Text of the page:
Meet Our Lecturers

Timothy McNiven is Associate Professor in the Departments of Classics and History of Art at the University of Ohio, Marion.  He holds his degrees from the University of Michigan (Ph.D.) and Harvard College, and his areas of specialization are the iconography of Greek art (especially the use and meaning of gestures), gender and sexuality in ancient Greece, and narrative methods in Greek art. 

Gretchen Meyers is Associate Professor of Classics with Franklin & Marshall College, and holds her degrees from the University of Texas at Austin (Ph.D.) and Duke University.  Her research interests are Roman and Etruscan Archaeology, the Tiber River and Roman topography, Roman space and urban theory.  She is Director of Archaeological Materials for the Mugello Valley Archaeological Project (Poggio Colla) in Italy.

Dr. Naomi MIller is a Consulting Scholar with the Near East Section of the University of Pennsylvania Museum, and Adjunct Associate Professor with the Department of Anthropology.  She holds her degrees from the University of Michigan, and her area of specialization is archaeobotany, particularly the study of  environment and land use in ancient West and Central Asia.  She has done fieldwork in Turkey, Turkmenistan, Iran, Syria, the Sudan, and Italy, and her main publications include "Agropastoralism and Archaeobiology: Connecting Plants, Animals and People in West and Central Asia" (Environmental Archaeology 18, 2013), and Botanical Aspects of Environment and Economy at Gordion, Turkey (Gordion Special Studies V, University of Pennsylvania Museum, 2010).

Peter Mills is Professor of Anthropology at the University of Hawaii at Hilo.  He holds his degrees from the University of California, Berkeley (Ph.D.), Washington State University, and the University of Vermont, and his fields of specialization are Oceania and New World Archaeology, complex societies, archaeometry, the archaeology of colonialism, indigenous archaeology, ethnohistory, exchange, and lithic technology.  He is active with the Society for Hawaiian Archaeology, the Paniolo Preservation Society, and the North Hawaiʻi Education and Research Center's Heritage Center.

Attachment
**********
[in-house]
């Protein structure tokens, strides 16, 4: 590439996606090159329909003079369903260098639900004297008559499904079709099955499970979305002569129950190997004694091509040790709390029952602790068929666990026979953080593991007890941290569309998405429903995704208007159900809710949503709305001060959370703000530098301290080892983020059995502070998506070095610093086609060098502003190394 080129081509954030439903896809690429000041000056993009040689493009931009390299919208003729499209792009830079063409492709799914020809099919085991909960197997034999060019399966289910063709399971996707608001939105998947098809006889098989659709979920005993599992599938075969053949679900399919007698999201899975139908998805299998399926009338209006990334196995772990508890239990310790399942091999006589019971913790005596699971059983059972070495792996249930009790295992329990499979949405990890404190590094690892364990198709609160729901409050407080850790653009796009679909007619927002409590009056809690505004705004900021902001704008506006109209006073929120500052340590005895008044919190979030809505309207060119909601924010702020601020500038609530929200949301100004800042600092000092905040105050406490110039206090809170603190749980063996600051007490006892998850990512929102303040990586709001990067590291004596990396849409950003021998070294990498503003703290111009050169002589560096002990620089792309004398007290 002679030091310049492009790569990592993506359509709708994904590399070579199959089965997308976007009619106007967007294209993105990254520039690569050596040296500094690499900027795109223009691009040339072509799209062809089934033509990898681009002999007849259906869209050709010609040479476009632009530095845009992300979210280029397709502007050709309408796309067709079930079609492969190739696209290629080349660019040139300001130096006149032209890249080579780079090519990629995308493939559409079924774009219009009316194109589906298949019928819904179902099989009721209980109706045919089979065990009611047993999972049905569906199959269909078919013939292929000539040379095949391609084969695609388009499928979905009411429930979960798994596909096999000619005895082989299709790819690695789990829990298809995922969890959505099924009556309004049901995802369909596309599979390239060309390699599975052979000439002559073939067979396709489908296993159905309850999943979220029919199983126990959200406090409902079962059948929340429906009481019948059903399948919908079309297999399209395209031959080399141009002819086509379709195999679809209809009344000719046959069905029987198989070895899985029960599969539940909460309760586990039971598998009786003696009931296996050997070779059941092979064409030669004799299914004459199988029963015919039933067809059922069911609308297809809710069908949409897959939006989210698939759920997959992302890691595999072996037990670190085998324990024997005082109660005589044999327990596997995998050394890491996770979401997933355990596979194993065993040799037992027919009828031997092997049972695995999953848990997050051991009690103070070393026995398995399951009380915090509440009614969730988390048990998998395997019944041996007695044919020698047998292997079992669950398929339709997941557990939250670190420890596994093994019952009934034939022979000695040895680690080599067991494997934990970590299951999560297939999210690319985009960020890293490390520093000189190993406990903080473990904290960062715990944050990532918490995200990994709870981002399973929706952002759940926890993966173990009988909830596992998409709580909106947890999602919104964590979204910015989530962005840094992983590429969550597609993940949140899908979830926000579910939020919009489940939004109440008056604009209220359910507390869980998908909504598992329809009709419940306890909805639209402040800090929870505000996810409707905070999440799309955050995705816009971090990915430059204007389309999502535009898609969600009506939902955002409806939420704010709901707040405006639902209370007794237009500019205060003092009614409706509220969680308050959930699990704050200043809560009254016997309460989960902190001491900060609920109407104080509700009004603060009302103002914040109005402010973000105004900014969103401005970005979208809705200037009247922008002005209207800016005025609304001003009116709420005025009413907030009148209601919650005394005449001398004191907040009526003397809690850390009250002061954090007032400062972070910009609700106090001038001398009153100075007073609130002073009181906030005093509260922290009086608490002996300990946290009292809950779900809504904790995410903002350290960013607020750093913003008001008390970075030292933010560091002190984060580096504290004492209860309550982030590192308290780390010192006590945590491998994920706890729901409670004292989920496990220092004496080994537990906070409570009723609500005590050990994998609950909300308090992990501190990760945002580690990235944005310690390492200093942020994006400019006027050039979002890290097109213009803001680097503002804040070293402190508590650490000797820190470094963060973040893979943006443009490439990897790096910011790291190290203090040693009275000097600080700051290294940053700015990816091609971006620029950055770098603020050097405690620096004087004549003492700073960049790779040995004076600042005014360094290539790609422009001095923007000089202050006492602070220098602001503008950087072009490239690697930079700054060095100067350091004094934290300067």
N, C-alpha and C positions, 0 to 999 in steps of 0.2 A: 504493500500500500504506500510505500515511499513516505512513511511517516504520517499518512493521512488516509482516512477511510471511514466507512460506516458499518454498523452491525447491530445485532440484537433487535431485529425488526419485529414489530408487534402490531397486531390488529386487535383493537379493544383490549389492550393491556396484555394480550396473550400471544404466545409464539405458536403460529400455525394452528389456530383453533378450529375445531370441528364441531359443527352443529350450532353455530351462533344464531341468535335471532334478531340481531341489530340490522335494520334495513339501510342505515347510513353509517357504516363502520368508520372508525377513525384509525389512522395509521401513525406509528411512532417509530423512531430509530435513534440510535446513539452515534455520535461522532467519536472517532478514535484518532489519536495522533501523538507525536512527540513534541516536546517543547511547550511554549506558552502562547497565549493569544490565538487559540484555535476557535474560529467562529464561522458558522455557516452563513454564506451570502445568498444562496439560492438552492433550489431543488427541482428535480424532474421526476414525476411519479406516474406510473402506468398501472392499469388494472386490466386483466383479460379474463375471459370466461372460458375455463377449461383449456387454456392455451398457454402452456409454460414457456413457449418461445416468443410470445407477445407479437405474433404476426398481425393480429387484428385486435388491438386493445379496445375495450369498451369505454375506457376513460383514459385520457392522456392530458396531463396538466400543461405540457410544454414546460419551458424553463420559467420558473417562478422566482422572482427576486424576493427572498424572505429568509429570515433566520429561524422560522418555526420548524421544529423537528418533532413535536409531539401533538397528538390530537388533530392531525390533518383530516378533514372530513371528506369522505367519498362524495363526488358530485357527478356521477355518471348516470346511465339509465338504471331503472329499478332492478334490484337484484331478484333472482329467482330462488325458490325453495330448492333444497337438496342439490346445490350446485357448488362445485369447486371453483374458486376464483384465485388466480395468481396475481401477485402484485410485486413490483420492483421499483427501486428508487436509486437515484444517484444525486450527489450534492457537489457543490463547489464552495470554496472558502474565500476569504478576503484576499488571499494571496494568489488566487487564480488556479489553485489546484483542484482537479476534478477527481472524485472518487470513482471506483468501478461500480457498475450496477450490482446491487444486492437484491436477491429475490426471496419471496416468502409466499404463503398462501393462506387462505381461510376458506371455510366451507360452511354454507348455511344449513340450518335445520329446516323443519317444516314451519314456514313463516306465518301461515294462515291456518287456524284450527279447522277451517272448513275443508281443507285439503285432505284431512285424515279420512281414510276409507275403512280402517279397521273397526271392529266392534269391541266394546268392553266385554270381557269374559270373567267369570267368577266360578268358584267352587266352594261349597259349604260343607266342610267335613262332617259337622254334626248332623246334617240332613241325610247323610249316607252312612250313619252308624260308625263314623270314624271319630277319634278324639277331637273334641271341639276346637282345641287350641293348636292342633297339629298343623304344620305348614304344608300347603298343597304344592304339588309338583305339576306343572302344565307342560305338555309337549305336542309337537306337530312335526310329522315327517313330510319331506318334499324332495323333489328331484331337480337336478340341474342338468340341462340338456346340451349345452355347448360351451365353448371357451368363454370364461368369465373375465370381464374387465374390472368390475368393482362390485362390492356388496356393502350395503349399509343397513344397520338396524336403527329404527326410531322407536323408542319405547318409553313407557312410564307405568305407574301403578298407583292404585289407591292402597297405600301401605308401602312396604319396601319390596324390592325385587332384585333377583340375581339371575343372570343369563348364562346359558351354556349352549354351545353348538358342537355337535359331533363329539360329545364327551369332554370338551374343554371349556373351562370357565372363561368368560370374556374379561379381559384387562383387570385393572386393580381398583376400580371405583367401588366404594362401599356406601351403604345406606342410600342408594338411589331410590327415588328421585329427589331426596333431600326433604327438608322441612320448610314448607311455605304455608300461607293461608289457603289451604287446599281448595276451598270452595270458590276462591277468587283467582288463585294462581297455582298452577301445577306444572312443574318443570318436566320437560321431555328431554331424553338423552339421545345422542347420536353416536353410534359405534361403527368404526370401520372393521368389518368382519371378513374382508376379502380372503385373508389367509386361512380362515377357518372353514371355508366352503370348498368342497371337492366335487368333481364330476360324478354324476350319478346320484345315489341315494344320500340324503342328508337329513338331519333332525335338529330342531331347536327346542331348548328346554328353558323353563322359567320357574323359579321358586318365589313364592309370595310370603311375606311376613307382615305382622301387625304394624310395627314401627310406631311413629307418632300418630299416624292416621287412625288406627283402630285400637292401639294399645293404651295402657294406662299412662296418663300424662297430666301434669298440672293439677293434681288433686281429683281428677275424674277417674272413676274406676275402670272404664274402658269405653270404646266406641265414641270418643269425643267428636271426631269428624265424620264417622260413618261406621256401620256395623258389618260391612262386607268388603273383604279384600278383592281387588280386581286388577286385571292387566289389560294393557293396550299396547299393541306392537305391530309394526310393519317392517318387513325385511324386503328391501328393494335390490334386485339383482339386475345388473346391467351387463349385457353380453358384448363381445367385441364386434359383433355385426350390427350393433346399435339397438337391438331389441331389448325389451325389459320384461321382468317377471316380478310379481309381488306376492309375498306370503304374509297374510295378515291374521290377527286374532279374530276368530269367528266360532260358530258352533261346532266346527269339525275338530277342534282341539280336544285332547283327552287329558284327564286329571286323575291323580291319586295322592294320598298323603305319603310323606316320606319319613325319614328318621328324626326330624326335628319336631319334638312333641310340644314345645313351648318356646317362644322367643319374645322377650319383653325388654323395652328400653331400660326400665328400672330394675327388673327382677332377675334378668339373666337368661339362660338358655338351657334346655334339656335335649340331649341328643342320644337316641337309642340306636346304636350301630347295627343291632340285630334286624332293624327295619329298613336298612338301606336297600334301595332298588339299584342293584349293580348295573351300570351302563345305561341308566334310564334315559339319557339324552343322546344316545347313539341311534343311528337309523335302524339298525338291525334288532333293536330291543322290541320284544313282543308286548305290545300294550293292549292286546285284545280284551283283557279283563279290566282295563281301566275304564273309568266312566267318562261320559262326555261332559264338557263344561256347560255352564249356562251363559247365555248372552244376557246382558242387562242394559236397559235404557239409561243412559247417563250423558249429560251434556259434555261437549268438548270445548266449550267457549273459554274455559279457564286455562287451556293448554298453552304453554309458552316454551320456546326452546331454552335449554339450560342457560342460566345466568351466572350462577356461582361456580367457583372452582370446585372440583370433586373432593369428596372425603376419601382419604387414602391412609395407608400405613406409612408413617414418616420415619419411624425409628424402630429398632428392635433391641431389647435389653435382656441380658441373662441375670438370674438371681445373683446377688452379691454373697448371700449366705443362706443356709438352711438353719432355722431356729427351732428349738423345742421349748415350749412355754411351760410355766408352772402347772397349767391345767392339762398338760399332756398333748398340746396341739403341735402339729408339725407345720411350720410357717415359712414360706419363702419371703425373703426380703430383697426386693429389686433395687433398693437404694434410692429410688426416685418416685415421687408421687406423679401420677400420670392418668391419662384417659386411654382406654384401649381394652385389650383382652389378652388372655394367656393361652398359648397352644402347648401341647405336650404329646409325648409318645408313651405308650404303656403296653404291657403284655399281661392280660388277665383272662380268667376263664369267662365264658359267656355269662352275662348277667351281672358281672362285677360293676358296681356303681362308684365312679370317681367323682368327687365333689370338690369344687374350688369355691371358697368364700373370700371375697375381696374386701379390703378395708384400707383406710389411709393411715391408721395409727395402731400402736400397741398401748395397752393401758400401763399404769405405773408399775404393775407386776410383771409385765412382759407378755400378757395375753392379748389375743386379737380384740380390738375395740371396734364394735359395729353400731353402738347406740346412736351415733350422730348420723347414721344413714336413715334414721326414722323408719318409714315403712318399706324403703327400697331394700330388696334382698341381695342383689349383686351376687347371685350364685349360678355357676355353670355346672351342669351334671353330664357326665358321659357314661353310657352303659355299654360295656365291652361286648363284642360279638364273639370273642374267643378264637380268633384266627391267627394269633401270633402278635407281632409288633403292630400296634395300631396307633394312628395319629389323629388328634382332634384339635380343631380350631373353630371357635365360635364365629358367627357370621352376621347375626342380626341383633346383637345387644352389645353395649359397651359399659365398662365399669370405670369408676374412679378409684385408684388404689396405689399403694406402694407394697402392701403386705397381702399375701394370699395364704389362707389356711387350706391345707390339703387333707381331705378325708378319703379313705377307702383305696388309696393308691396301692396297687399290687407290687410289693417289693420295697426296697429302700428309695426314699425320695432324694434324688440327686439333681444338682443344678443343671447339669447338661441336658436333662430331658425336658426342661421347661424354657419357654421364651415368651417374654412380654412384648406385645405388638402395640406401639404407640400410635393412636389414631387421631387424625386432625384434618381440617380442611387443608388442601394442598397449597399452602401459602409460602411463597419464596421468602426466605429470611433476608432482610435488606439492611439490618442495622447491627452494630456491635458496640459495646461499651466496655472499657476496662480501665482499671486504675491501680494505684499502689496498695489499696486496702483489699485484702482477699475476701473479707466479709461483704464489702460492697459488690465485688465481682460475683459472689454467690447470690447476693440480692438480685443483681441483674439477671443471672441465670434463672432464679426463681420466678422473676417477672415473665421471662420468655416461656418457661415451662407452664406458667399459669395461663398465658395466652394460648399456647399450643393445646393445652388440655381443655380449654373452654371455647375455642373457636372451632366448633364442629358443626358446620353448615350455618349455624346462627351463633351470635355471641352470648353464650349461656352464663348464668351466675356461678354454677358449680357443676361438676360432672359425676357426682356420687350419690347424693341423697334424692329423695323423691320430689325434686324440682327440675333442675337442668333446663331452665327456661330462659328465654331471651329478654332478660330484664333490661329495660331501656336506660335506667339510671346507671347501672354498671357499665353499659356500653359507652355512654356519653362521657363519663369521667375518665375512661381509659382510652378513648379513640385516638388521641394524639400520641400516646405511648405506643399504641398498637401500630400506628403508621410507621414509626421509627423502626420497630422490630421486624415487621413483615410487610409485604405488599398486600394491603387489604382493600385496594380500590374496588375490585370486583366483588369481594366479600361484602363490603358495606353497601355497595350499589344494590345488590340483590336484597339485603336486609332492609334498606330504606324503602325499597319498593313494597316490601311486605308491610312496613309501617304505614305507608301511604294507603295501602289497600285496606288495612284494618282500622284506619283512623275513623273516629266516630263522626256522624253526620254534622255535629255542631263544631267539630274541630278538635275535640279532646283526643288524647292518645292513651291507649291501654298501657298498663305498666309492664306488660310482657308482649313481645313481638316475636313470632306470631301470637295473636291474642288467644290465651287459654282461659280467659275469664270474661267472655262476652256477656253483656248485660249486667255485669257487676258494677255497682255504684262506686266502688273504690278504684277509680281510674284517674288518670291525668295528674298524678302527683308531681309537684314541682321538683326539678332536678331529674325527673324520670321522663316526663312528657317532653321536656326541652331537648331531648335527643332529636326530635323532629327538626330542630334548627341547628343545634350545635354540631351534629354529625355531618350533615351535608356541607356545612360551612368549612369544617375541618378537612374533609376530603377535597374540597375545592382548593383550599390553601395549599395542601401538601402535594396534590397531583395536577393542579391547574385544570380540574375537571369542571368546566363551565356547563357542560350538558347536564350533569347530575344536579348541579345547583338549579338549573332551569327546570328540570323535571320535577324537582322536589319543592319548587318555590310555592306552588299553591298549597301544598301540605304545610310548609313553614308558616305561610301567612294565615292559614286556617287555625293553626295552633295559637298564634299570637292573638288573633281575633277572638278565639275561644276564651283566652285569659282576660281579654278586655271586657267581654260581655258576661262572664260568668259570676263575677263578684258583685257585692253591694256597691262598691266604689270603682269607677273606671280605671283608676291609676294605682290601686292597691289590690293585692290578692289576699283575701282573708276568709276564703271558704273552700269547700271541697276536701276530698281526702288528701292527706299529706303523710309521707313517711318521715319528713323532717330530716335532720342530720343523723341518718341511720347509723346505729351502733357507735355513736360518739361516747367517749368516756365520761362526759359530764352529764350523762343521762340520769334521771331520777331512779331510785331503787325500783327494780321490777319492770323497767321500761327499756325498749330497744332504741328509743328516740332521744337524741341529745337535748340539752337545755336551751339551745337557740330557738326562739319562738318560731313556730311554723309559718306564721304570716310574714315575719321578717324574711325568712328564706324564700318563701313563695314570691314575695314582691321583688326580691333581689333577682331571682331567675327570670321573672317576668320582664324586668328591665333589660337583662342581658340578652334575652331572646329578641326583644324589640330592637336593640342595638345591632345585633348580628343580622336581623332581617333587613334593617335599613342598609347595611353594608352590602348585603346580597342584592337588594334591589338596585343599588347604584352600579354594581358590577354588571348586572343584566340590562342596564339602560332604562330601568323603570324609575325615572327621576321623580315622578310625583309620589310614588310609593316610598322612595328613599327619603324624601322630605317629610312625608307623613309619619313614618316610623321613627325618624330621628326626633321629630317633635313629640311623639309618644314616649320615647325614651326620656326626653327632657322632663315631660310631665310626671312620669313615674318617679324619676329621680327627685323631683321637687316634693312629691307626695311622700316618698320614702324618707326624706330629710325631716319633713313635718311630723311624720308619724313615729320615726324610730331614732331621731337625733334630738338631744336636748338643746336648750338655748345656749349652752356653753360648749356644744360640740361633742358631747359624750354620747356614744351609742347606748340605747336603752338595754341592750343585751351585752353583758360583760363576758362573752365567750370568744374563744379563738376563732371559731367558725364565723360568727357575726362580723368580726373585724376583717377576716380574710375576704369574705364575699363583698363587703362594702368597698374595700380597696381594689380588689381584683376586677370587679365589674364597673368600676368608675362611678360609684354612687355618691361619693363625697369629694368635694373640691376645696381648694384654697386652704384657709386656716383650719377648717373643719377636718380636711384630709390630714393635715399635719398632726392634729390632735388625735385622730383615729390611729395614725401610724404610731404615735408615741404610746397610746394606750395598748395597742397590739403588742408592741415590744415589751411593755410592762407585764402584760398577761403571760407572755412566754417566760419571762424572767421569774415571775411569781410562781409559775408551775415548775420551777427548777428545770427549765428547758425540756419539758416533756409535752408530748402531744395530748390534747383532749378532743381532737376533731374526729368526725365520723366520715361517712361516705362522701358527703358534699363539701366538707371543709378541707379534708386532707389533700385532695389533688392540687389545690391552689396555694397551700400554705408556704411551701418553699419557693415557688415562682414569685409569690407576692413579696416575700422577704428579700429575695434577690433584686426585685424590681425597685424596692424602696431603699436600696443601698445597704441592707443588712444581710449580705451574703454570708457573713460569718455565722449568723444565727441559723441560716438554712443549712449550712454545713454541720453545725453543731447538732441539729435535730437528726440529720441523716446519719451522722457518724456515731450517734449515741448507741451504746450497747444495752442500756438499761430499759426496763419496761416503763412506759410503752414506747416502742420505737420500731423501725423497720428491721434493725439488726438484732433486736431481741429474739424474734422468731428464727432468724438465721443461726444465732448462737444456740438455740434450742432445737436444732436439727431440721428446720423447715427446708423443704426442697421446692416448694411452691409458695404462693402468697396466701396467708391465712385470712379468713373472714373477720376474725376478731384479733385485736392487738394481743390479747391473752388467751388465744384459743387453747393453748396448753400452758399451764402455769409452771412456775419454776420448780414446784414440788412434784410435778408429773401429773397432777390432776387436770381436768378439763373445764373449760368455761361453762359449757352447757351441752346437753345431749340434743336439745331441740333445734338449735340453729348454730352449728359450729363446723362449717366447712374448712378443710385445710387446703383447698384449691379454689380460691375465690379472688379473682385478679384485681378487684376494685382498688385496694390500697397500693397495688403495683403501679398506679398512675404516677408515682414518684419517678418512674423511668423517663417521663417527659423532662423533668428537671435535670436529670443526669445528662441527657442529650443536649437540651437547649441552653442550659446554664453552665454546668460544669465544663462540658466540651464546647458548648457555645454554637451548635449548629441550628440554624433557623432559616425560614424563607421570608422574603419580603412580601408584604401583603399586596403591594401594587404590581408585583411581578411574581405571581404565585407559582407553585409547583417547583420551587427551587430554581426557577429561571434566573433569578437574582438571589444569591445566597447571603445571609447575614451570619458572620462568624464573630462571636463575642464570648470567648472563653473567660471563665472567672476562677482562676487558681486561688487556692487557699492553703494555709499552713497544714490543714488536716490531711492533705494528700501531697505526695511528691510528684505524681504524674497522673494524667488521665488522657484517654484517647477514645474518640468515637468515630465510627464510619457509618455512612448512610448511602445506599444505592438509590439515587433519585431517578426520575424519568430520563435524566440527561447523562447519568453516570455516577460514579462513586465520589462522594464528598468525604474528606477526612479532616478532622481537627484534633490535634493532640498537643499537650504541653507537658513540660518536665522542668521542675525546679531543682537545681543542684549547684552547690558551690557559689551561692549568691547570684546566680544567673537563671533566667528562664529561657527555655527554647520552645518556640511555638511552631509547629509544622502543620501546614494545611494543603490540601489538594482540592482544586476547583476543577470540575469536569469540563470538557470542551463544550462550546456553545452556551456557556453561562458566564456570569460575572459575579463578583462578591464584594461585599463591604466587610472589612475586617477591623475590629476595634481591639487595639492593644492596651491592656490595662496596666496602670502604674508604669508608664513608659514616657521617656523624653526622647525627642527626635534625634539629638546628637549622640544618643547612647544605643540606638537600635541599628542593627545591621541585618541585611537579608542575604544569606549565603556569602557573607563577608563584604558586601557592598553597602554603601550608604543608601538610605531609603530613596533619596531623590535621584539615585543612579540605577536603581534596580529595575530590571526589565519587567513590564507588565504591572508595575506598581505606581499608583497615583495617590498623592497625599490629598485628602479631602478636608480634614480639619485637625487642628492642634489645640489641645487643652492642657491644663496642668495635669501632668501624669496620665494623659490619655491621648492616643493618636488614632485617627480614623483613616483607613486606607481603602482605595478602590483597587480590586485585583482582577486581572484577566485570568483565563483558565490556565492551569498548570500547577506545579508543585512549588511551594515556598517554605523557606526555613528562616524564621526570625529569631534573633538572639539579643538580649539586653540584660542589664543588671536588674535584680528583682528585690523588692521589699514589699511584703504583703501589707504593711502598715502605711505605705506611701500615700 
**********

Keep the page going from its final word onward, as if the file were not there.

Elizabeth Minor is with the Anthropology Department of Wellelsey College, and holds her degrees from the University of California, Berkeley (Ph.D.), and Wellesley College.  Her field of research is the Nubian Classic Kerma Kingdom, and current publication projects include "Faience Tiles from Deir el-Ballas and Kerma: New Evidence of Egyptian-Nubian relations at the foundation of the New Kingdom", in Gedenkschrift Cathleen Keller (C. Fedmount and D. Kiser-Go, eds., David Brown, forthcoming), and "The Use of Egyptian and Egyptianizing Material Culture in Classic Kerma Burials: Winded Sun Discs" in Luxury Goods: Production, Exchange, and Heritage in the Near East during the Bronze and Iron Ages, (M. Feldman and M. Casanova, eds., De Boccard Publishing, 2014).


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